While religion has been exploited in all settler-colonialism, it has a particularly insidious variety in the Zionist state, which exploited all past religious and cultural preconceptions and notions that have since been shown to lack historicity. The Zionist project is keen to keep people in the condition of ignorance which existed before about various religious aspects. It has relied on and extended, in particular, extremist 19th-century fundamentalist/millennial movement in the US and Britain, described in general as “sacred geography,” what can now be described as Christian Zionism, which still provides a solid base of Western support. Zionism has given people the false impression that the conflict is a religious one and that Jewish claims predate the Muslim/Christian presence in Palestine. Since religion is the declared agenda, this represents a great opportunity to disentangle its grip on people’s minds.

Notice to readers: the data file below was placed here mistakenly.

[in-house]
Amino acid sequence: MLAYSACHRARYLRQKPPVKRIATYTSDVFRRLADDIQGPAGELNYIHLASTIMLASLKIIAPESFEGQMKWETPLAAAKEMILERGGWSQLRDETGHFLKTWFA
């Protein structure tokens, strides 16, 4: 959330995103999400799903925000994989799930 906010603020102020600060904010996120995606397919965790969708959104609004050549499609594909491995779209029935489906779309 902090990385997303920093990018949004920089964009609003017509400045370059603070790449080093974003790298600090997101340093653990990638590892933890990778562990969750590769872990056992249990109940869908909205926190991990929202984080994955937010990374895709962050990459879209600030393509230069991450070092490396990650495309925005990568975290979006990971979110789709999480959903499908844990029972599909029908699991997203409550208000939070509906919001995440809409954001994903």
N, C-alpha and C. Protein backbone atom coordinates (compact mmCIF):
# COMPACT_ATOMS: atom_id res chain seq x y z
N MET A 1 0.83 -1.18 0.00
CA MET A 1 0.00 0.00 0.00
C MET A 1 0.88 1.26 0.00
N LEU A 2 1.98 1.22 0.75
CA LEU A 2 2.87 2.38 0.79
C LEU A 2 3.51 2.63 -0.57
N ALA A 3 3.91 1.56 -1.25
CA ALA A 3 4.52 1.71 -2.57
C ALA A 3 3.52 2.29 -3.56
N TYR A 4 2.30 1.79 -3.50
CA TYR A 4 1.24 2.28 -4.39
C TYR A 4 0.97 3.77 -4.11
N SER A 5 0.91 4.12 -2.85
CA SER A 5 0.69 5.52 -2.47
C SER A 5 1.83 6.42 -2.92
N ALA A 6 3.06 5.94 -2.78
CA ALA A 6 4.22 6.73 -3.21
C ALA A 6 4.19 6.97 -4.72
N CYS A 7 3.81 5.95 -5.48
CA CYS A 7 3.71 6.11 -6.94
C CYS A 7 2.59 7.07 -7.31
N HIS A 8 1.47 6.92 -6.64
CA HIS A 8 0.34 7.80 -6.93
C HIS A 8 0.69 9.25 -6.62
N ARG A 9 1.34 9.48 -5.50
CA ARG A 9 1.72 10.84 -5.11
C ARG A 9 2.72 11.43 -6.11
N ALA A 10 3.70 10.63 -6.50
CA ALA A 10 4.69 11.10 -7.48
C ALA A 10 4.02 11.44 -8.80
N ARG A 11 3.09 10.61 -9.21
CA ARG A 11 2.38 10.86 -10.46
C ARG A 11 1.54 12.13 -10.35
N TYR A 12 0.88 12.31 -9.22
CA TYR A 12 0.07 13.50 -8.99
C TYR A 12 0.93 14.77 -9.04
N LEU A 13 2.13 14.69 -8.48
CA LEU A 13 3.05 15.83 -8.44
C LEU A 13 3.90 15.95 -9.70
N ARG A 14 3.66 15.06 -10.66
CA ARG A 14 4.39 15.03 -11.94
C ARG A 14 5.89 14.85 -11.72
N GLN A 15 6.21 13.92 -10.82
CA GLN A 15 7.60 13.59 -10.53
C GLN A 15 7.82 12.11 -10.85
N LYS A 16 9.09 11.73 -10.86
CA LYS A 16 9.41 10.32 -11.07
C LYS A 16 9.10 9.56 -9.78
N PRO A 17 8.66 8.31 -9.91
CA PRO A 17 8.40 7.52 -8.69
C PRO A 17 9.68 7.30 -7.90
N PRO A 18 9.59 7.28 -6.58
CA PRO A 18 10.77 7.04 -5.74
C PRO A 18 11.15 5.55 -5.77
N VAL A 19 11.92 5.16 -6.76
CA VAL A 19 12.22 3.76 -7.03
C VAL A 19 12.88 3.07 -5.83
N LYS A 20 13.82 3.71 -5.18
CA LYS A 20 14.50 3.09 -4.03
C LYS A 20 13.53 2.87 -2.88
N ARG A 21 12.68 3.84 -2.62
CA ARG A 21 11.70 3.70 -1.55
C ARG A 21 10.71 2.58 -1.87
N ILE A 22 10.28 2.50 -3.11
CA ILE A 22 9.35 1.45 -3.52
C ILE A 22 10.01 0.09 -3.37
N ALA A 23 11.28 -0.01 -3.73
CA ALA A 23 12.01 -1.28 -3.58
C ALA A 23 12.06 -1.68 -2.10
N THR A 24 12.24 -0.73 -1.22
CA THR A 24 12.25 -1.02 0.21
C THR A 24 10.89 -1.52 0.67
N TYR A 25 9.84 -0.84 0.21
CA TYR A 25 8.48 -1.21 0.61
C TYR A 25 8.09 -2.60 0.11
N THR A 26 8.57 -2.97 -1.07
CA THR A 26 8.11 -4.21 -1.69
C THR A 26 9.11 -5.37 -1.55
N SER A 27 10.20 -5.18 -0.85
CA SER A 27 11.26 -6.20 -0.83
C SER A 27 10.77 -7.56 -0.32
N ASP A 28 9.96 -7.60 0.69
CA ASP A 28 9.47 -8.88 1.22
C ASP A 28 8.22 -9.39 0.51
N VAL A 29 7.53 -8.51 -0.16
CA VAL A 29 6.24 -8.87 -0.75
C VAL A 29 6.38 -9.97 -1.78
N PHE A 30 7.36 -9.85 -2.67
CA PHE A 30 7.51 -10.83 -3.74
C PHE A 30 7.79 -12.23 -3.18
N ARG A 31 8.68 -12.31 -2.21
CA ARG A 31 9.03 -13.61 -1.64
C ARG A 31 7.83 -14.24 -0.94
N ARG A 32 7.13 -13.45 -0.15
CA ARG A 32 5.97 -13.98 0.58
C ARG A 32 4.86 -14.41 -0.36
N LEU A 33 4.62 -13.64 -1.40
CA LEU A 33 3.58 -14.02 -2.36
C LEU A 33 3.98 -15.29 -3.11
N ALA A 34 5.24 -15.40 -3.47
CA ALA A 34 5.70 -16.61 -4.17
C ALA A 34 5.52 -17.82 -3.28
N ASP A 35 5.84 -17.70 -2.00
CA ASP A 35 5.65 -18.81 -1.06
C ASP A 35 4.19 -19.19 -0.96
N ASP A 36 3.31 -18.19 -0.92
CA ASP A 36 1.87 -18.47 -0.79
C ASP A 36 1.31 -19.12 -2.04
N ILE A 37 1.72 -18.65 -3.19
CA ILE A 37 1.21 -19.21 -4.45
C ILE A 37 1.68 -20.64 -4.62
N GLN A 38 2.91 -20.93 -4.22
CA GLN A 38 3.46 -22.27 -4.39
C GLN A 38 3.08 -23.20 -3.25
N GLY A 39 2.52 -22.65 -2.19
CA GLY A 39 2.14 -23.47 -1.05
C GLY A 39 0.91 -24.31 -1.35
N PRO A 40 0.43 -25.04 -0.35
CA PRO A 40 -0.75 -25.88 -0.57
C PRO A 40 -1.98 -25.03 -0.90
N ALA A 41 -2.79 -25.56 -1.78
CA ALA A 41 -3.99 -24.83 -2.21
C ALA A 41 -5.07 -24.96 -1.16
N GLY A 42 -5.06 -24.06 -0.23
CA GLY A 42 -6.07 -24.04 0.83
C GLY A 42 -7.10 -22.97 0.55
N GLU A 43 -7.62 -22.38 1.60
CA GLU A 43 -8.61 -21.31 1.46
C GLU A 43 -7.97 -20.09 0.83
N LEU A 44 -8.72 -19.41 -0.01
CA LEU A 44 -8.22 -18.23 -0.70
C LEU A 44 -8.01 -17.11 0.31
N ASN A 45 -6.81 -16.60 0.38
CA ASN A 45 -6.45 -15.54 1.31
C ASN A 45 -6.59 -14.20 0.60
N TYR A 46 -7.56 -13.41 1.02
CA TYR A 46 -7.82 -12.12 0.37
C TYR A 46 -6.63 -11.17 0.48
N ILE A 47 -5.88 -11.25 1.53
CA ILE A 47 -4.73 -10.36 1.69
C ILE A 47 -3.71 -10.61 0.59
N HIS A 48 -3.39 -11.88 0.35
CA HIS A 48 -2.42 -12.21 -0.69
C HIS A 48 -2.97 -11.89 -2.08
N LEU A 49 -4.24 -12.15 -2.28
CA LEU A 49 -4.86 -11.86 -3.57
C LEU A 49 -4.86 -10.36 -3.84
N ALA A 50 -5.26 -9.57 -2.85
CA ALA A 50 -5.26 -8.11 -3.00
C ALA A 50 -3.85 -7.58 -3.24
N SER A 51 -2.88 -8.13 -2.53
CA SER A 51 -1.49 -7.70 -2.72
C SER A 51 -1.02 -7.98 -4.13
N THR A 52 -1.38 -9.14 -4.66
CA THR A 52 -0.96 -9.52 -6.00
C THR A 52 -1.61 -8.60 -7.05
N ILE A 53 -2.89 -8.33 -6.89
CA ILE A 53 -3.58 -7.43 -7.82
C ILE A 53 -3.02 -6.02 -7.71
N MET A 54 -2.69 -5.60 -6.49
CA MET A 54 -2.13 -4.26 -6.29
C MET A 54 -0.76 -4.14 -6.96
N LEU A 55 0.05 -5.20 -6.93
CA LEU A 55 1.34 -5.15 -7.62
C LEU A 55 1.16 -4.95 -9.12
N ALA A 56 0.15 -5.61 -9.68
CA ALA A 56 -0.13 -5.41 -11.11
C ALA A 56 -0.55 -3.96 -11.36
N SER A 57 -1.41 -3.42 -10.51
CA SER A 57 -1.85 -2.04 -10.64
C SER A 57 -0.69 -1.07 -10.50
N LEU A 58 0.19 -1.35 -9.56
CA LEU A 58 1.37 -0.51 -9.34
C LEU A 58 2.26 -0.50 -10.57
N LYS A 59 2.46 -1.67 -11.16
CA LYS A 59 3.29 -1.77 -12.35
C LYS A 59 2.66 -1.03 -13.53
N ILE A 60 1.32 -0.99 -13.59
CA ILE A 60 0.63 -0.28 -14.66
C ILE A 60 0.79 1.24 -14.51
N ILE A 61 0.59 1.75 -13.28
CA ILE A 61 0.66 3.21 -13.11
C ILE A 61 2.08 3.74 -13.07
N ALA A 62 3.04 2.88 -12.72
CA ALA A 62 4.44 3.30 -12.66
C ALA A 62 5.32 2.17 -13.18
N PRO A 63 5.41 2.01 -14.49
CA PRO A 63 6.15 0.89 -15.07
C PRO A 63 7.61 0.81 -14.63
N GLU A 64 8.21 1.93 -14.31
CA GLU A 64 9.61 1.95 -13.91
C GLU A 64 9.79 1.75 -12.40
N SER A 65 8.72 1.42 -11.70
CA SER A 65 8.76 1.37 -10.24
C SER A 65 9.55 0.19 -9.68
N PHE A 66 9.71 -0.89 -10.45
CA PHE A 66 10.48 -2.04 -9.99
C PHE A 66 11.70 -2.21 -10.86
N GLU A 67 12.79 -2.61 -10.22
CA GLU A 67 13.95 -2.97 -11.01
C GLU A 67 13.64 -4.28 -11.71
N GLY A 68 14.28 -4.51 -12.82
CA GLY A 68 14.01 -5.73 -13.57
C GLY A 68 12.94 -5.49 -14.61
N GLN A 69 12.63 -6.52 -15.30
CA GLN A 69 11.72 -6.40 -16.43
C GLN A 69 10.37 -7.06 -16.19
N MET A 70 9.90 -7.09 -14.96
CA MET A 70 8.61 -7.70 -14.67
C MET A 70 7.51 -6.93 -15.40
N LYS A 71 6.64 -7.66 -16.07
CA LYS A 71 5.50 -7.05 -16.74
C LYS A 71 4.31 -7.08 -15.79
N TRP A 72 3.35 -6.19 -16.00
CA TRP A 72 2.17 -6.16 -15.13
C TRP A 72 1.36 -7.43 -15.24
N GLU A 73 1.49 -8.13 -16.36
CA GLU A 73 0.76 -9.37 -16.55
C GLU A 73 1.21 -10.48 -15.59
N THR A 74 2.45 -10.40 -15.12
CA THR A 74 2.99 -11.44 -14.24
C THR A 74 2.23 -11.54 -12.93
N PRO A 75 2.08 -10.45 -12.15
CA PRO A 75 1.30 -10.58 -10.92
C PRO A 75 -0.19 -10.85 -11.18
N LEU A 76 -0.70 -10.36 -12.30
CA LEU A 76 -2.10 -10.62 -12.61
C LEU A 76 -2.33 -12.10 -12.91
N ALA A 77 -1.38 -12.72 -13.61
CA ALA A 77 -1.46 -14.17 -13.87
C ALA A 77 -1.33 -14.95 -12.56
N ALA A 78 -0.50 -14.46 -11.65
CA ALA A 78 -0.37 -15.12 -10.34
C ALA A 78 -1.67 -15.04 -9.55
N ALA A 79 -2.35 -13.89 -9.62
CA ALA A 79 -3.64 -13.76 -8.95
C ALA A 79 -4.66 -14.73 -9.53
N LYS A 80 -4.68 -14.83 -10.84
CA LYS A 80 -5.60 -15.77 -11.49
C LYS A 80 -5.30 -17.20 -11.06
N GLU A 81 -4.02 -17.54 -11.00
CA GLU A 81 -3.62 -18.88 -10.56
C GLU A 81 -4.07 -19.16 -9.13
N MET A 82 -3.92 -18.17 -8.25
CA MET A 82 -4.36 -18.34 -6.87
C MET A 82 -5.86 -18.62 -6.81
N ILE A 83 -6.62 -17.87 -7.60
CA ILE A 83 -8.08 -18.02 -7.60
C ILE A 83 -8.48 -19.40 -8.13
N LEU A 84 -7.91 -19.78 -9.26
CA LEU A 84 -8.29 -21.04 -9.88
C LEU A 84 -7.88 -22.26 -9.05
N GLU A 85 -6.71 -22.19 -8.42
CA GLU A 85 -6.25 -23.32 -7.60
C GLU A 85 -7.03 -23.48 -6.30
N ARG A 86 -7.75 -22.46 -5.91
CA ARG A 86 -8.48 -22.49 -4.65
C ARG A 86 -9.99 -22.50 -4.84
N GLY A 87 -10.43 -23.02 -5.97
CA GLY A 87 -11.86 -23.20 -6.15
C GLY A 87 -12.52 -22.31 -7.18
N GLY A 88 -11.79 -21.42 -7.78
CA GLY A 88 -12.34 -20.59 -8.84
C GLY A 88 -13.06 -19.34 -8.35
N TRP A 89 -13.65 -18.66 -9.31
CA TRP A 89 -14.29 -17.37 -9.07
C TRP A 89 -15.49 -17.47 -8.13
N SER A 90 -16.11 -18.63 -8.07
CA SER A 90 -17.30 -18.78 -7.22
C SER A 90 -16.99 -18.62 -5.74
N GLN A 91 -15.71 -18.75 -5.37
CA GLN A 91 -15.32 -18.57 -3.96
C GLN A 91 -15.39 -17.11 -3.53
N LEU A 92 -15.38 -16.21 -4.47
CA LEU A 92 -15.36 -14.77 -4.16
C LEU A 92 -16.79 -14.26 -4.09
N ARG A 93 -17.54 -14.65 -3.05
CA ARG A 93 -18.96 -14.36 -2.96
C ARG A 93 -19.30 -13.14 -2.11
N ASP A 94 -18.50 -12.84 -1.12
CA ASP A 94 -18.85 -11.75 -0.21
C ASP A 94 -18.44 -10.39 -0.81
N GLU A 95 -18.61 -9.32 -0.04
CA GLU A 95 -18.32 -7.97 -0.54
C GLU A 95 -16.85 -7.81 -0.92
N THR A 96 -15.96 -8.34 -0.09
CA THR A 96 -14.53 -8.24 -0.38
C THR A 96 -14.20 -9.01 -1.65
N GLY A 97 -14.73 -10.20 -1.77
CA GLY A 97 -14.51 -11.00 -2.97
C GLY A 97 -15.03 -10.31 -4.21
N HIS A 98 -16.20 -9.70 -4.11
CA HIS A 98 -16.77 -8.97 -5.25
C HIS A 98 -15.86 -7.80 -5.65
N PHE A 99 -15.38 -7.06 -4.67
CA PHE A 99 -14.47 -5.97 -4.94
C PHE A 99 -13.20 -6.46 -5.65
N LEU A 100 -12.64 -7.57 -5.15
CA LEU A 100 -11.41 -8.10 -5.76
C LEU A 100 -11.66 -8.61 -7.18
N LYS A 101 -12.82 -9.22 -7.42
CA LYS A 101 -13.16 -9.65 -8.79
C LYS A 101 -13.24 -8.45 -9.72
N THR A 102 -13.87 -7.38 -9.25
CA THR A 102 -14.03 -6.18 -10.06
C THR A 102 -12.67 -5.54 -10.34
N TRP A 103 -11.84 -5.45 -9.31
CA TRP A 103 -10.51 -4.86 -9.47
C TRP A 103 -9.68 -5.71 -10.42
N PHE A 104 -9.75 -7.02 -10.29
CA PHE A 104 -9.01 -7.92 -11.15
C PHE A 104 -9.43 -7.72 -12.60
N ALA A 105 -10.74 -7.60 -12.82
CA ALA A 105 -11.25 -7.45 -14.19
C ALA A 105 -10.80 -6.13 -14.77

Depending on whether the audience is religiously inclined or unreligious, the activist can approach a wide range of issues from points of religious (mis)understanding, analysis of key biblical narratives, or debunking of religious mythology.

It should be possible, with the right tools, to dispel many of the religious myths that underpin the Zionist claim system, indeed the credibility and historicity of the Old Testament (Tawrah/Torah) and the accounts used to justify colonial projects (particularly in what became the US, in South Africa and elsewhere). Whether one believes in biblical accounts or not, the argument can be made that they have been abused as convenient models for dispossession and genocide of native peoples. (See the books by Michael Prior and Nur Masalha.)